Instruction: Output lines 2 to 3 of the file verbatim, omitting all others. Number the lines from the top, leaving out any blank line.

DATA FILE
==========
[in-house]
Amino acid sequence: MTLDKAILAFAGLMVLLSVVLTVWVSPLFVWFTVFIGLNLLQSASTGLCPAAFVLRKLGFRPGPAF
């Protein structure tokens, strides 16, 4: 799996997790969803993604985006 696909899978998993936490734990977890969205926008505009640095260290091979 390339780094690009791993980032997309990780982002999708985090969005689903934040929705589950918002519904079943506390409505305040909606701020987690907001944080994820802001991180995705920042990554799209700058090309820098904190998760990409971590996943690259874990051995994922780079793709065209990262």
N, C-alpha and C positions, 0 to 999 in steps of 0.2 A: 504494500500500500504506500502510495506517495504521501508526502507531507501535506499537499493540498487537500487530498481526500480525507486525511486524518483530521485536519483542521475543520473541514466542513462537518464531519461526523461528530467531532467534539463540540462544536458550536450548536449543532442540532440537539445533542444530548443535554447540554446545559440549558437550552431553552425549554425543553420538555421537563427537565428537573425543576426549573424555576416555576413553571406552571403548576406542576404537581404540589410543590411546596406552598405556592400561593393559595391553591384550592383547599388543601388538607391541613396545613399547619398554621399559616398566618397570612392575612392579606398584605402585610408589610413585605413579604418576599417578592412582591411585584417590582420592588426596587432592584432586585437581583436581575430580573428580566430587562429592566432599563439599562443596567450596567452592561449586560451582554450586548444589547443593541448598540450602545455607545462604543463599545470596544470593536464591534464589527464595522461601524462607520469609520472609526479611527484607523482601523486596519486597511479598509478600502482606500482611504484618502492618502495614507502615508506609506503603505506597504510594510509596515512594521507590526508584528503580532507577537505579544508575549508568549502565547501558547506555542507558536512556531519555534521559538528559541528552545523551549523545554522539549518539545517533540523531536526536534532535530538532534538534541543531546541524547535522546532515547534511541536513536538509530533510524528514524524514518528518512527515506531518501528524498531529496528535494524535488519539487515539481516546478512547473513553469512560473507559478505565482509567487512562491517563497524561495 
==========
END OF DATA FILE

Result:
Amino acid sequence: MTLDKAILAFAGLMVLLSVVLTVWVSPLFVWFTVFIGLNLLQSASTGLCPAAFVLRKLGFRPGPAF
């Protein structure tokens, strides 16, 4: 799996997790969803993604985006 696909899978998993936490734990977890969205926008505009640095260290091979 390339780094690009791993980032997309990780982002999708985090969005689903934040929705589950918002519904079943506390409505305040909606701020987690907001944080994820802001991180995705920042990554799209700058090309820098904190998760990409971590996943690259874990051995994922780079793709065209990262």